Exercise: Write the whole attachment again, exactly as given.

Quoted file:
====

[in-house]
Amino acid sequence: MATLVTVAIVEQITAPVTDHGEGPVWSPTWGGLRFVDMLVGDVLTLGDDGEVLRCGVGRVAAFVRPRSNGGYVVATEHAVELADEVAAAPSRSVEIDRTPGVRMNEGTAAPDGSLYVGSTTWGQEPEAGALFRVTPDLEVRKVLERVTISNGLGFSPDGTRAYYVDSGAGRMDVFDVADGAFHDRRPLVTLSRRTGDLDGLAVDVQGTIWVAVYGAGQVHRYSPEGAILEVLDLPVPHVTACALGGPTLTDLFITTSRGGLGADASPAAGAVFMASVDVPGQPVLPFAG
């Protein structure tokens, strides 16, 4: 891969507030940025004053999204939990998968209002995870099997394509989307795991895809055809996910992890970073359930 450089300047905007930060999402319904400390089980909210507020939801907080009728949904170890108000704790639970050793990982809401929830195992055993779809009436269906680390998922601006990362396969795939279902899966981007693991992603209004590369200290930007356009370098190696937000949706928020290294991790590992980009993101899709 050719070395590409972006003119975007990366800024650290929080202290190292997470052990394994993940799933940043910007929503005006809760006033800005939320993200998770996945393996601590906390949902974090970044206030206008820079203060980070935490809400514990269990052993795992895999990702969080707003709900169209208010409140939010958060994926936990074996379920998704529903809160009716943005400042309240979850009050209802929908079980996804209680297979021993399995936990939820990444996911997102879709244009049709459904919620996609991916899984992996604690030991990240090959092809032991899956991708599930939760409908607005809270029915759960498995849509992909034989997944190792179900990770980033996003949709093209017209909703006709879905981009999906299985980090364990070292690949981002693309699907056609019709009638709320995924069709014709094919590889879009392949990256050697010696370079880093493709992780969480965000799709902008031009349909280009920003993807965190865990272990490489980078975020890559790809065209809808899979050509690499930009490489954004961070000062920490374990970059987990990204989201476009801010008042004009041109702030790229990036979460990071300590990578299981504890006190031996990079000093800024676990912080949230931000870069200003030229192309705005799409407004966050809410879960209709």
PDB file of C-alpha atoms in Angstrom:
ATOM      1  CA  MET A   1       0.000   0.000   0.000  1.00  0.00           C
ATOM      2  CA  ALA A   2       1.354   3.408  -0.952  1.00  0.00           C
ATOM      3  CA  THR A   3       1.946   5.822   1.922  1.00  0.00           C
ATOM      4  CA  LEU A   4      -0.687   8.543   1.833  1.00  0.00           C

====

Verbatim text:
[in-house]
Amino acid sequence: MATLVTVAIVEQITAPVTDHGEGPVWSPTWGGLRFVDMLVGDVLTLGDDGEVLRCGVGRVAAFVRPRSNGGYVVATEHAVELADEVAAAPSRSVEIDRTPGVRMNEGTAAPDGSLYVGSTTWGQEPEAGALFRVTPDLEVRKVLERVTISNGLGFSPDGTRAYYVDSGAGRMDVFDVADGAFHDRRPLVTLSRRTGDLDGLAVDVQGTIWVAVYGAGQVHRYSPEGAILEVLDLPVPHVTACALGGPTLTDLFITTSRGGLGADASPAAGAVFMASVDVPGQPVLPFAG
């Protein structure tokens, strides 16, 4: 891969507030940025004053999204939990998968209002995870099997394509989307795991895809055809996910992890970073359930 450089300047905007930060999402319904400390089980909210507020939801907080009728949904170890108000704790639970050793990982809401929830195992055993779809009436269906680390998922601006990362396969795939279902899966981007693991992603209004590369200290930007356009370098190696937000949706928020290294991790590992980009993101899709 050719070395590409972006003119975007990366800024650290929080202290190292997470052990394994993940799933940043910007929503005006809760006033800005939320993200998770996945393996601590906390949902974090970044206030206008820079203060980070935490809400514990269990052993795992895999990702969080707003709900169209208010409140939010958060994926936990074996379920998704529903809160009716943005400042309240979850009050209802929908079980996804209680297979021993399995936990939820990444996911997102879709244009049709459904919620996609991916899984992996604690030991990240090959092809032991899956991708599930939760409908607005809270029915759960498995849509992909034989997944190792179900990770980033996003949709093209017209909703006709879905981009999906299985980090364990070292690949981002693309699907056609019709009638709320995924069709014709094919590889879009392949990256050697010696370079880093493709992780969480965000799709902008031009349909280009920003993807965190865990272990490489980078975020890559790809065209809808899979050509690499930009490489954004961070000062920490374990970059987990990204989201476009801010008042004009041109702030790229990036979460990071300590990578299981504890006190031996990079000093800024676990912080949230931000870069200003030229192309705005799409407004966050809410879960209709």
PDB file of C-alpha atoms in Angstrom:
ATOM      1  CA  MET A   1       0.000   0.000   0.000  1.00  0.00           C
ATOM      2  CA  ALA A   2       1.354   3.408  -0.952  1.00  0.00           C
ATOM      3  CA  THR A   3       1.946   5.822   1.922  1.00  0.00           C
ATOM      4  CA  LEU A   4      -0.687   8.543   1.833  1.00  0.00           C